Sophia has hair envy.
We were at her friend Madeline’s house. I was chatting with Madeline’s mother, while Sophie and Madeline were trying to milk a few more minutes out of their play date, suddenly disappearing into another room when I said things like, “Five more minutes” and “Please get your shoes on.”
“I’m trying to grow my hair down to my butt,” I overheard Madeline tell Sophia in the adjacent computer room. Madeline has long, golden locks that are notably longer each time we see her.
Madeline wandered back into the living room to grab some paper and crayons. Sophie followed her, eyeing the point where Madeline’s tresses ended, in the middle of her back. She pulled her shoulders up and said, “Well, I have short hair.”
Sophia’s short hair has become the latest point of contention between us. She has finally given up on campaigning for a sibling and a cat and has moved on to stumping for hair growth.
“Please mom, please can’t I grow it? ALL my friends have long hair.” This is not hyperbole. All save one do have long hair. It’s a princess thing.
“No. Not a chance.” I like to be clear. You open the door a crack and Sophie pushes it open.
“But why, Mom, why?”
“Sophie, I’ve told you a million times. Until you let me wash it, dry it and comb it without screaming bloody murder, you will have short hair.” This is only half of the truth—the other half is that I adore her short hair—the way she looks like a little flapper, how it frames her heart-shaped face and magnifies her eyes. The bob is as sassy as she is. One day, I imagine I won’t have much say in how she wears her hair, but today, I still have sway.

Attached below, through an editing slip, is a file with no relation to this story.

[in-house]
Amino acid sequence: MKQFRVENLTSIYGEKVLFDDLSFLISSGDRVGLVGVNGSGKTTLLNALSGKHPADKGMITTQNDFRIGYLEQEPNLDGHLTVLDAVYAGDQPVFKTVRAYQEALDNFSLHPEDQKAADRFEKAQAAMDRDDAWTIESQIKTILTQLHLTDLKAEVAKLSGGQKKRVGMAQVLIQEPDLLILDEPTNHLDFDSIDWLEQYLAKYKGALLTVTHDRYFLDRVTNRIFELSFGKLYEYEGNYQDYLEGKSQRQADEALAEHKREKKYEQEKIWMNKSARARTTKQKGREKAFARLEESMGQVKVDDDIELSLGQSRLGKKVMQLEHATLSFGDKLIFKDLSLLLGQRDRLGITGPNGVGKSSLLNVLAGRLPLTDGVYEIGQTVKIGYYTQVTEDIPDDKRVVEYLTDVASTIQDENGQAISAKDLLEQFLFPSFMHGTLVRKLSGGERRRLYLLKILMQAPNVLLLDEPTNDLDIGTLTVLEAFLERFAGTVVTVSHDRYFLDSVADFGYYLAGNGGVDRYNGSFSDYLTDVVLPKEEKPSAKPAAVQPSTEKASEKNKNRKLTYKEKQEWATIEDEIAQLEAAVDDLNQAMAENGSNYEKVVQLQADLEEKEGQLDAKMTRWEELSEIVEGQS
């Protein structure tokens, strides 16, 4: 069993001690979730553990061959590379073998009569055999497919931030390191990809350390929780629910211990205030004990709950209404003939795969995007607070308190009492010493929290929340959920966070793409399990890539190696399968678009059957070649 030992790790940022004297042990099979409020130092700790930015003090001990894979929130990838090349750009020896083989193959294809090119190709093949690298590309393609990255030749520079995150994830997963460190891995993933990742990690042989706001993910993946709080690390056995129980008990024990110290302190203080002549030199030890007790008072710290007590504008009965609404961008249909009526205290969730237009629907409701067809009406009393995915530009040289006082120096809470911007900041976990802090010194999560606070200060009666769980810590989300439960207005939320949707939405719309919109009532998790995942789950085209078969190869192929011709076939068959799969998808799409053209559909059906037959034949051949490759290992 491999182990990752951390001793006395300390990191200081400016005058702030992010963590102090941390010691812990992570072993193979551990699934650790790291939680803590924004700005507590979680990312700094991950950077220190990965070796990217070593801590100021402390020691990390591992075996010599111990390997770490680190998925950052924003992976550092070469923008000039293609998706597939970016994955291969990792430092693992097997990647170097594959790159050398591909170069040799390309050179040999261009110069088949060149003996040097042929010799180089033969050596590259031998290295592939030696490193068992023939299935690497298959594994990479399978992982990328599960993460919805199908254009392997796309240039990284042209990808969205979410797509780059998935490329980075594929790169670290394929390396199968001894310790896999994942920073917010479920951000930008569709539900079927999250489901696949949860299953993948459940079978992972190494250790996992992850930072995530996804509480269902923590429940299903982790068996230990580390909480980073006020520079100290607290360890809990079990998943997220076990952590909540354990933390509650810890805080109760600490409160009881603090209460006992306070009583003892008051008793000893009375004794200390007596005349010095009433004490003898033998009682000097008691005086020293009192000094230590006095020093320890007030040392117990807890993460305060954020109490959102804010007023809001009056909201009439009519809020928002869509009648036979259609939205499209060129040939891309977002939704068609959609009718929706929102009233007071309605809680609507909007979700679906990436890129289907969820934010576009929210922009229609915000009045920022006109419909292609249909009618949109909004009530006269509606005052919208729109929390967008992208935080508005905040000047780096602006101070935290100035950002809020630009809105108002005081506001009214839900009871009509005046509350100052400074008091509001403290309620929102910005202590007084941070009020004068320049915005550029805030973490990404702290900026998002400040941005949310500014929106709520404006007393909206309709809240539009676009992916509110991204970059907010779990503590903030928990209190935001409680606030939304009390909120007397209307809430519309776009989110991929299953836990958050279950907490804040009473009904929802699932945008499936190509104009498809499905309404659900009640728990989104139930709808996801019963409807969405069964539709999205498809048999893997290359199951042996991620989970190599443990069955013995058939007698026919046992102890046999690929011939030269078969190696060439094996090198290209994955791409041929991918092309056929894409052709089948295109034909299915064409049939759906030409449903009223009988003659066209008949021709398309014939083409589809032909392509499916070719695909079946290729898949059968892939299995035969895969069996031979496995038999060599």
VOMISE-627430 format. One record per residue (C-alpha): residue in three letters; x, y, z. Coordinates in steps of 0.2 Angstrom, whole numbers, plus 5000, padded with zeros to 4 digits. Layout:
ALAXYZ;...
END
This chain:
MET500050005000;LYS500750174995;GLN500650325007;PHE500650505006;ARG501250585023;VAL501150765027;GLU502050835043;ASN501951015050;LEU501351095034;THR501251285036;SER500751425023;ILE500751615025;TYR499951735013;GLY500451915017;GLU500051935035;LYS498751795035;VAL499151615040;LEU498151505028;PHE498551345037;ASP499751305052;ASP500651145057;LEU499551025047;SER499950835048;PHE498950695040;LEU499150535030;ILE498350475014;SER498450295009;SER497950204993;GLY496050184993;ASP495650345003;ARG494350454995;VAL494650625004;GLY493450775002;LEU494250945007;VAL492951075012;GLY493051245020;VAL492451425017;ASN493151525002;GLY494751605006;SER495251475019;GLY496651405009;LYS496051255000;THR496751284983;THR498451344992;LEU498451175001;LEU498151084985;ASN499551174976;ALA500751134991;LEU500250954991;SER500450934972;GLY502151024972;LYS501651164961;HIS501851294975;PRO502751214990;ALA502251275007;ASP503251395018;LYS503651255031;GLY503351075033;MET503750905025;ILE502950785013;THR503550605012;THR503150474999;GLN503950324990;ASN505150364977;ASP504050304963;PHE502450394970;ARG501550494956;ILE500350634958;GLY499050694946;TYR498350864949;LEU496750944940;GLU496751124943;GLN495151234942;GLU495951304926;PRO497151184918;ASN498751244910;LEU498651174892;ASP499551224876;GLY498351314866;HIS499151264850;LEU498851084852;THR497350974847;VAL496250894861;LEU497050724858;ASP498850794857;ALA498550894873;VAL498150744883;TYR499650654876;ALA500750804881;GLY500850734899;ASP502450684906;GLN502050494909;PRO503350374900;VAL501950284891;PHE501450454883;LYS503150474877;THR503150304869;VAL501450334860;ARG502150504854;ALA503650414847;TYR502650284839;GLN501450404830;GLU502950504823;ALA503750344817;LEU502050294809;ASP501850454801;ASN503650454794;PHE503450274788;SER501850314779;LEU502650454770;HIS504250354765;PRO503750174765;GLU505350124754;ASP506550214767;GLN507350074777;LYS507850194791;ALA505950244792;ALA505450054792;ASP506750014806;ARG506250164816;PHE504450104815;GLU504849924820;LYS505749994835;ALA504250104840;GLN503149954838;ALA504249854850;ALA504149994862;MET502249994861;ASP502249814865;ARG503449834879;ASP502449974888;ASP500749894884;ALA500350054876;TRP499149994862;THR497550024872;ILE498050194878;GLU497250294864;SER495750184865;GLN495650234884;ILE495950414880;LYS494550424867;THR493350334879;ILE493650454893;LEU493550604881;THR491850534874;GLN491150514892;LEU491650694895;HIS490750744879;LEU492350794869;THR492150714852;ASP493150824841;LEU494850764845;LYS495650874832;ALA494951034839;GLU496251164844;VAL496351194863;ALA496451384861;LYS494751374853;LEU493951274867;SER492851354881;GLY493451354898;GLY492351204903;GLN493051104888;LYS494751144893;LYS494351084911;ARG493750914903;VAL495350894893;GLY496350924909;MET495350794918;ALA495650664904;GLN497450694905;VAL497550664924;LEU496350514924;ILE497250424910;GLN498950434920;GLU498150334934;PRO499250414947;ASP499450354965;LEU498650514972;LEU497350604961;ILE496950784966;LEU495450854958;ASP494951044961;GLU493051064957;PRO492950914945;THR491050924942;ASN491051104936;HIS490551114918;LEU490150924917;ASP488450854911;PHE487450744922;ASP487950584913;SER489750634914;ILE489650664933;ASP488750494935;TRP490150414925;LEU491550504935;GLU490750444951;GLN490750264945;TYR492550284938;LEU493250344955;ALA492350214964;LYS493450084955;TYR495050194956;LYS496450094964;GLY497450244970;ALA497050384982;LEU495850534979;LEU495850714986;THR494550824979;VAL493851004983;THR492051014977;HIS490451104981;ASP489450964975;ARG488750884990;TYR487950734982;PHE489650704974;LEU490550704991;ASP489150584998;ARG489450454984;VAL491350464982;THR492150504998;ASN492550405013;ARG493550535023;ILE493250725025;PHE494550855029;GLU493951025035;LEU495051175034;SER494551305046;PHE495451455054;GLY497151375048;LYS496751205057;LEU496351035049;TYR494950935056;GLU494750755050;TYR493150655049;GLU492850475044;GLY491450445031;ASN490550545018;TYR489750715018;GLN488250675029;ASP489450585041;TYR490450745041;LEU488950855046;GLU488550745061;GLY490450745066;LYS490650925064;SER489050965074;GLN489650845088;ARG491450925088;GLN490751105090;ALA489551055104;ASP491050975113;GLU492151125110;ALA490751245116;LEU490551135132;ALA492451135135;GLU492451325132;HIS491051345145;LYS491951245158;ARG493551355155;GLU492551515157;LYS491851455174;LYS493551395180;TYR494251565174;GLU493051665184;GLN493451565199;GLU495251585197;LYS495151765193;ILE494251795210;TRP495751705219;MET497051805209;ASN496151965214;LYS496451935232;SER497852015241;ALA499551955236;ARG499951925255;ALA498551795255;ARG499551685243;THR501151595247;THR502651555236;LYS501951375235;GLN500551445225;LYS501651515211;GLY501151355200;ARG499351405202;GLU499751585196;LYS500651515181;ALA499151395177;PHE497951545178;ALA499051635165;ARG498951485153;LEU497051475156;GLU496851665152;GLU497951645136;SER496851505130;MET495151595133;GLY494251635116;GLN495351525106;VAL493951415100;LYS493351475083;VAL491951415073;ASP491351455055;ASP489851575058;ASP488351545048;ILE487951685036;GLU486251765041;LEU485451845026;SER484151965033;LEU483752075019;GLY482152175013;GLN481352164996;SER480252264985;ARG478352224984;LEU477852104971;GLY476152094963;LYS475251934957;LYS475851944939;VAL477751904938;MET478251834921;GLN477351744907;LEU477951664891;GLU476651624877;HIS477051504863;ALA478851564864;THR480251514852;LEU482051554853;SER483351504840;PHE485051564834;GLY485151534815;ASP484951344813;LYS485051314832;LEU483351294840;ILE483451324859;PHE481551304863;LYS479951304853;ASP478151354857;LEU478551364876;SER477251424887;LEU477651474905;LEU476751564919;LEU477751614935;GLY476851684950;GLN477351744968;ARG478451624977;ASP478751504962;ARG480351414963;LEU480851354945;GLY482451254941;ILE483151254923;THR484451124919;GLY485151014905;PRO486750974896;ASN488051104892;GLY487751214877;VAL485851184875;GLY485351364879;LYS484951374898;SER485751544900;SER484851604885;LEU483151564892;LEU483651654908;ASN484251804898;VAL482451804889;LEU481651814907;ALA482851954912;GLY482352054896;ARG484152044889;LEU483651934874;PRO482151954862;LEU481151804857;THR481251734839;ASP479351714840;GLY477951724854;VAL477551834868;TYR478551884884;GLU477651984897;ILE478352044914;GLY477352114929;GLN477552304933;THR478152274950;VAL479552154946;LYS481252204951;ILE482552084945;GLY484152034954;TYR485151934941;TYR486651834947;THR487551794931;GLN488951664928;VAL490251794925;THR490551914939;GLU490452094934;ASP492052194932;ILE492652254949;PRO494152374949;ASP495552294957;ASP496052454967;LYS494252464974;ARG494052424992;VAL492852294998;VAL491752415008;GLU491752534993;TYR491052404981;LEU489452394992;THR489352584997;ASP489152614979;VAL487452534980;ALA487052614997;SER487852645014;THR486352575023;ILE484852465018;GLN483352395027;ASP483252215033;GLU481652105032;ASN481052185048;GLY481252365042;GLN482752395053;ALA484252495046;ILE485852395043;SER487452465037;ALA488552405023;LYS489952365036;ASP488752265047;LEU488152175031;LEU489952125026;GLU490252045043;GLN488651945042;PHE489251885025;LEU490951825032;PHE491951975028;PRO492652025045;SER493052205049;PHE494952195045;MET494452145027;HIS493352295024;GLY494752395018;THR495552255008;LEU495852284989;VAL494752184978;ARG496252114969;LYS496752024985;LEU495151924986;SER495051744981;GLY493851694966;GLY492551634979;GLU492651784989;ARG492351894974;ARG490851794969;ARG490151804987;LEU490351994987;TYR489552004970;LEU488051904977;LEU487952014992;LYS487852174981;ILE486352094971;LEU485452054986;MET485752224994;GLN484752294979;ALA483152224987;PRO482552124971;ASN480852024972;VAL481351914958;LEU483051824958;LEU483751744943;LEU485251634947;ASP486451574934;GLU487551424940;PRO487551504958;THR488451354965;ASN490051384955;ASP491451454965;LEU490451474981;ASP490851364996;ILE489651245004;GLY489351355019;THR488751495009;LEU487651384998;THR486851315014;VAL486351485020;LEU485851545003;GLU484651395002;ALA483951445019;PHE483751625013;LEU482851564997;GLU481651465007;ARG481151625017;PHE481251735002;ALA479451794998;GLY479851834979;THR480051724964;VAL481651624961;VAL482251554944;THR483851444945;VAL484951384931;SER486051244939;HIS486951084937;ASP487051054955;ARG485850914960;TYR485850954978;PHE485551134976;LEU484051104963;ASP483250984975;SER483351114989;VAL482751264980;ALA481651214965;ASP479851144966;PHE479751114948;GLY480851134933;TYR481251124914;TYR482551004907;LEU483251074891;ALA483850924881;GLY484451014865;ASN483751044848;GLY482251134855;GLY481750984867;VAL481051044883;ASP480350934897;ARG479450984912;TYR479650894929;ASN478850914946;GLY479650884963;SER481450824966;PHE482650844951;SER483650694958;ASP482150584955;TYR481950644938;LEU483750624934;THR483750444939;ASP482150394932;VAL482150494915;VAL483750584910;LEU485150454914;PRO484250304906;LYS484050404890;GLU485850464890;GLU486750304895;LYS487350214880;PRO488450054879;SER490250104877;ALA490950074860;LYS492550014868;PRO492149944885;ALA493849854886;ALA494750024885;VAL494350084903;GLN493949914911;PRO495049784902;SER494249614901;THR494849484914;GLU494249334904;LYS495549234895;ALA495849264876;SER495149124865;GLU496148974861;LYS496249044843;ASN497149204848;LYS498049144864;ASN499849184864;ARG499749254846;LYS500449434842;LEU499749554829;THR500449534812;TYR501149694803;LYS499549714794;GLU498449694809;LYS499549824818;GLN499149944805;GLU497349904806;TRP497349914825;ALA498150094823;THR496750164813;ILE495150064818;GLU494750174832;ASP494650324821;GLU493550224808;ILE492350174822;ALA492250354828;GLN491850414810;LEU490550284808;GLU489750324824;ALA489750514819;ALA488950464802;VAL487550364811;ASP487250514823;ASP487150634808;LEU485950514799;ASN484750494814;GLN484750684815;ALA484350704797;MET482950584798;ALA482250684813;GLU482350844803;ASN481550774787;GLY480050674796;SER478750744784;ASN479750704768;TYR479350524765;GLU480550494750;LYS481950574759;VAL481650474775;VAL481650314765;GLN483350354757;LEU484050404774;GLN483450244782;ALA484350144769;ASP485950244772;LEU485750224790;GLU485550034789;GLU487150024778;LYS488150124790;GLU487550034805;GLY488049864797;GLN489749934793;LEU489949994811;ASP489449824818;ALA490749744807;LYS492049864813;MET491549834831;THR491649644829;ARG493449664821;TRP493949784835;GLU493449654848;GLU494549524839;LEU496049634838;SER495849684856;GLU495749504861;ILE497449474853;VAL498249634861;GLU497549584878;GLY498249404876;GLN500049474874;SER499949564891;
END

“I won’t. I promise.”
“Well, you can prove that to me by not putting up a fight every morning.”
“Okay. I will.” Sophie says solemnly.
But the next morning, you would think I was waterboarding her. “AHHHH! MOM! STOP! STOP! YOU’RE HURTING ME!” I am holding her hair at the root and combing each strand with the world’s widest toothcomb to avoid even a slight tug to her follicles.
What’s worse, I feel like I’m waterboarding her, I don’t like this any more than she does, but somebody’s got to do it. Looks like I’ll be able to preserve her as my pixie for a few more months.
Back in the living room, Madeline did not mean to be taunting Sophie. But she hit a raw nerve, “I’m going to have hair like Rapunzel.”
It was just too much for Sophie. I watched her wince, these words wounding her.
In psychology, cognitive dissonance is the discomfort experienced when simultaneously holding two or more conflicting thoughts, beliefs, values or emotional reactions. For example: “I am stuck with short hair.” and “I desperately want prototypical princess hair.” We are motivated to reduce this dissonance by altering existing thoughts, adding new ones to create a consistent belief system, or by reducing the importance of any one of the dissonant elements.
Madeline’s words still hanging in the air, Sophia’s eyes suddenly widened, as they always do when she’s about to share a revelation.
“Well, I have hair like Rapunzel after she cut her hair.” She shook out her sassy little bob for added effect.